In the package was a small document that told me what I would have to do with the parts. In order to make this repair, I would need to desolder the old chips out and solder the new chips in as well as check continuity on a dozen or so little resistors. Let me add that I have never soldered anything in my life. My Dad is very good at it, and I’ve seen him do it, but that’s as far as my knowledge goes.
The document had an internet address on the vendor’s website that served as an instructional page on how to solder and desolder, including graphics on what a good and bad solder connection looks like. What I really liked about this company was the detail they went to in order to walk anyone, even if you have never touched a circuit board before (like me, outside of the one in the oven). The detail was so exact that they even had a graphic that showed where each screw should be on the board in the TV so I could remove it – and that graphic was needed because there were two screws I would never have seen had the graphic not told me where to really focus my attention.
I already had an old analog continuity meter that I had never used, they are very cheap – maybe $20 or less. The soldering pen, the desoldering iron, and the solder can all be bought at Radio Shack. The instructions advised that I also pick up a small circuit board and some DIP switches so I can practice soldering by soldering the DIP switches into the circuit board. Total Radio Shack bill was about $35.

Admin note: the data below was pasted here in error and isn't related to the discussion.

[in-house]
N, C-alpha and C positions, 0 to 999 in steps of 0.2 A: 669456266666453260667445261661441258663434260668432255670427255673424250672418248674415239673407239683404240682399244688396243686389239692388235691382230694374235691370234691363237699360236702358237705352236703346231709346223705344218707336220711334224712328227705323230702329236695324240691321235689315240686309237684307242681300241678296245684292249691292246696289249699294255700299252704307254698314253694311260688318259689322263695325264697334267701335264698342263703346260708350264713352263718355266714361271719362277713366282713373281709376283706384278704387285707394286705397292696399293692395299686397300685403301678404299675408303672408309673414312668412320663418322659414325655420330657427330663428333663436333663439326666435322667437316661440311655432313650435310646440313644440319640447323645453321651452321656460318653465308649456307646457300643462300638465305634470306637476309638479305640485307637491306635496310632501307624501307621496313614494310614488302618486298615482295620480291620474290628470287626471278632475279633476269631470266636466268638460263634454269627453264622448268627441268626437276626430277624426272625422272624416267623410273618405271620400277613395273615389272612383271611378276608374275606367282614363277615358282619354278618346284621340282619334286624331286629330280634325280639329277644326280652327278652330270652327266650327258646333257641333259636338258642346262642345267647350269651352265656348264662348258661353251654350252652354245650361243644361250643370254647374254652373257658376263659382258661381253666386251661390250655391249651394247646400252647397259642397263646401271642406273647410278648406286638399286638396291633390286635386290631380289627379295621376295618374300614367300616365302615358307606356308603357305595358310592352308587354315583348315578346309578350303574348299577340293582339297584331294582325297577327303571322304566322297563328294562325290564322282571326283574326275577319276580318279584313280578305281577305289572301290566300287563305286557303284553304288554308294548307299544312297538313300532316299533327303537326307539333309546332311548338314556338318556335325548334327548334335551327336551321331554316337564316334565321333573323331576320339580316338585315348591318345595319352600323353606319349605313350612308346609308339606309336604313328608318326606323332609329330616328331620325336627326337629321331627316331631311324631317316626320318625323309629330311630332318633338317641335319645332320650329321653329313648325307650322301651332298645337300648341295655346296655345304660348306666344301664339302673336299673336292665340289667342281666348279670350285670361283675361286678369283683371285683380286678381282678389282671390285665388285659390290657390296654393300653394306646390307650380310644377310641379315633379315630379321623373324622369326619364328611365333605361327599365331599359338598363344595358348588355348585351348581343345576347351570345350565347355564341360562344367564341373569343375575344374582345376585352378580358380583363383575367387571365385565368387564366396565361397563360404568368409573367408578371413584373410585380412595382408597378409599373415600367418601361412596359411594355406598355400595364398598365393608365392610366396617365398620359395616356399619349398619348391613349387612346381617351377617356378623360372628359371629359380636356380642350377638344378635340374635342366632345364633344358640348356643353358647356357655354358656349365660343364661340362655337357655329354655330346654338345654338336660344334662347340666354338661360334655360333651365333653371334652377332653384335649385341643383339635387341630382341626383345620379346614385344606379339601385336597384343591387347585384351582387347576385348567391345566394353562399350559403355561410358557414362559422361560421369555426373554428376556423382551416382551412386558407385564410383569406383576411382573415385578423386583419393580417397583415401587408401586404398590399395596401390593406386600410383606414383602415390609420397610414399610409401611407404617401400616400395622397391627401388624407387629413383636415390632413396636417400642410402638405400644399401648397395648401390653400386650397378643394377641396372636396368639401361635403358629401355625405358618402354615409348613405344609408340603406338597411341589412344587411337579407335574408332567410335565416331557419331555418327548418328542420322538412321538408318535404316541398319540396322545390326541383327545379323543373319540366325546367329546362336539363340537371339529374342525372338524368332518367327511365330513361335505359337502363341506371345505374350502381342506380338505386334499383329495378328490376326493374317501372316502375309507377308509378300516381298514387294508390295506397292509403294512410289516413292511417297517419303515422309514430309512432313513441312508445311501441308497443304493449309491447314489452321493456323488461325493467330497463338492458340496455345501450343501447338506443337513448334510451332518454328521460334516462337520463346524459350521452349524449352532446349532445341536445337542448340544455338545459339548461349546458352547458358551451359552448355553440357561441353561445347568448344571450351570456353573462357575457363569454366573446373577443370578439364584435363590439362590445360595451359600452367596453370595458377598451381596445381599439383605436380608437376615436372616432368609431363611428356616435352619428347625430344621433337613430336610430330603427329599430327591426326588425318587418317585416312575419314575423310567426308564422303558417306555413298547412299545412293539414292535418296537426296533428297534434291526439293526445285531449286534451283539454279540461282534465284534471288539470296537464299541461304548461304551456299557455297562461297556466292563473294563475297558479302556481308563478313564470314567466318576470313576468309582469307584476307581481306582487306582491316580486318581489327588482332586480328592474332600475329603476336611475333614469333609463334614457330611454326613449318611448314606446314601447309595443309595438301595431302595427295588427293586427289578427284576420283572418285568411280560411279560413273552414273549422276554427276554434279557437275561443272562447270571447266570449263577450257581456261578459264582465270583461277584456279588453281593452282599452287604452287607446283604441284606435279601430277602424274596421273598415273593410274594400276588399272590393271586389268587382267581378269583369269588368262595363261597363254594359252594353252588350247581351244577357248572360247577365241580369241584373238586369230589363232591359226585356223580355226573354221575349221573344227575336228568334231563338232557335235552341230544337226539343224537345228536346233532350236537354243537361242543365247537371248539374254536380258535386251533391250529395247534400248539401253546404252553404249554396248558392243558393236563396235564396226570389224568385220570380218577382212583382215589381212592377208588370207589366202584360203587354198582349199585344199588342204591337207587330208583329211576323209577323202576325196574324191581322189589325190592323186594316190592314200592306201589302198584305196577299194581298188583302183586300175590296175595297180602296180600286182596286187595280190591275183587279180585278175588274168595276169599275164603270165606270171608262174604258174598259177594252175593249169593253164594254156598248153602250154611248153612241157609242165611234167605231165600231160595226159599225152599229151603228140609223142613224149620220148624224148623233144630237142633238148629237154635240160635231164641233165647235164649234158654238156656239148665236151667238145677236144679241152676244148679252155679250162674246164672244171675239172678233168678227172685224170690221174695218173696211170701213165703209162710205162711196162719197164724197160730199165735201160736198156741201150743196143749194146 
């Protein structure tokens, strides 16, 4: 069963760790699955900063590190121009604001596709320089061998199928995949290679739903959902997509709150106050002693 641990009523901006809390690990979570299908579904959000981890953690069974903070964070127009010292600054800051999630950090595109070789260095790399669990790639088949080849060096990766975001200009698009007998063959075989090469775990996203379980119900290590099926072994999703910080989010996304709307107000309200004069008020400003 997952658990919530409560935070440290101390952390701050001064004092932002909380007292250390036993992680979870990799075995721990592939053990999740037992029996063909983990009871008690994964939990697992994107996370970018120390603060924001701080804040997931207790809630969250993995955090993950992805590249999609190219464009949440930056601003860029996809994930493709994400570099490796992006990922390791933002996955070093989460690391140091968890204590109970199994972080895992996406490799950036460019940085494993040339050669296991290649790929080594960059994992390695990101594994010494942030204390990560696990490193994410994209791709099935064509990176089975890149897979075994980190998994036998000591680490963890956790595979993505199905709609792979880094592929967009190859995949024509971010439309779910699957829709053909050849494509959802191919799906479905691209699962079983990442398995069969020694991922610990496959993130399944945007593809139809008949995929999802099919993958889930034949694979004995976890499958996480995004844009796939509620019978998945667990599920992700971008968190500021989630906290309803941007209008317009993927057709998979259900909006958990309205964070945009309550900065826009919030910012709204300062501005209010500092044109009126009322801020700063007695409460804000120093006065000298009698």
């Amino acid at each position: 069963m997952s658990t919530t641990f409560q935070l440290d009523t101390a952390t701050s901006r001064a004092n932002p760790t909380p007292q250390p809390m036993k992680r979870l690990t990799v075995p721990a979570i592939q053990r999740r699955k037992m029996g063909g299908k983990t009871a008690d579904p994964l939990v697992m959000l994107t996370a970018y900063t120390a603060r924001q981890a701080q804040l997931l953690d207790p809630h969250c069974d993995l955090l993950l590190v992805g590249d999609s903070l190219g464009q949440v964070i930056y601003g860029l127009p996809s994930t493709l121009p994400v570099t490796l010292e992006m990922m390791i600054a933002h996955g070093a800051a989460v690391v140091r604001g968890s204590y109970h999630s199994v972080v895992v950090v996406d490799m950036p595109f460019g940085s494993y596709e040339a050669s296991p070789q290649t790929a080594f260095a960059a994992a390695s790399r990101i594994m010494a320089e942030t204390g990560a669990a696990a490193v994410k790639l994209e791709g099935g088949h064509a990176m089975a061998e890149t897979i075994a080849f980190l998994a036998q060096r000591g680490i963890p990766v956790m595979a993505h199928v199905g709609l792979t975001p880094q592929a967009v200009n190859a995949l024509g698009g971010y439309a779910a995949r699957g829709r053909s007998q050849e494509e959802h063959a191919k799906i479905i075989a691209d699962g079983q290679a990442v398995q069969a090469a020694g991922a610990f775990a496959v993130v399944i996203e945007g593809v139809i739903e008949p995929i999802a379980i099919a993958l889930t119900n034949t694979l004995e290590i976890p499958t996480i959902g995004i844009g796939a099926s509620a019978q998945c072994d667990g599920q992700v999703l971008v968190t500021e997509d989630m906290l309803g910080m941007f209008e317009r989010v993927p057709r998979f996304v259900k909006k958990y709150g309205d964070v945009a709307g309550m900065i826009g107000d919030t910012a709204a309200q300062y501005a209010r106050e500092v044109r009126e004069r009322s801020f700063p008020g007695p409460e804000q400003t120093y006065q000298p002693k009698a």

I spent about an hour practicing how to solder and desolder with the DIP switches and the practice circuit board. Then I pulled up a weblink the package instructions provided that took me to their website that had very detailed steps, with photos, for my exact model TV on how to get inside the back of the TV, remove all the cables, bridge connectors and screws so I could remove the board that contained the convergence chips.
Once I had the board out, I checked all the resistors with the meter. All but one was fine. I desoldered that one and replaced it with one from the kit. Then I desoldered the convergence chips and replaced them with the new ones. My soldering job was not great, and I had to desolder some mistakes and redo them which was no simple task since each of the two covergence chips had a dozen pins or so and each one needed to be soldered to the board and the board cannot be removed from the TV, only turned slightly to work on, so it’s not a comfortable position.
I was so concerned about my soldering job that once I had the board back in place, all the wires re-attached and the bridges connected I went upstairs and grabbed both fire extinguishers from under the kitchen sink, my vapor mask and my safety goggles. I also gave my wife the walkie-talkie (she was on the other side of the house with the baby) and put her cellphone near her so if I radioed in that the bottom floor was on fire she could call the fire department while I emptied the fire extinguishers and ran outside in flames for the garden hose.
Anticipating a snap, crackle and pop, I plugged in the TV. Nothin’. Holding the extinguisher at the ready in one hand with the remote control in the other…my goggles fogging up around the corners as they fit snuggly over my eyes and breathing like Darth Vader through my vapor mask, I turned on the remote. Crackling…lights…picture…
Mission Control, we have convergence!
So what have we learned? That my dog only cares about tanning.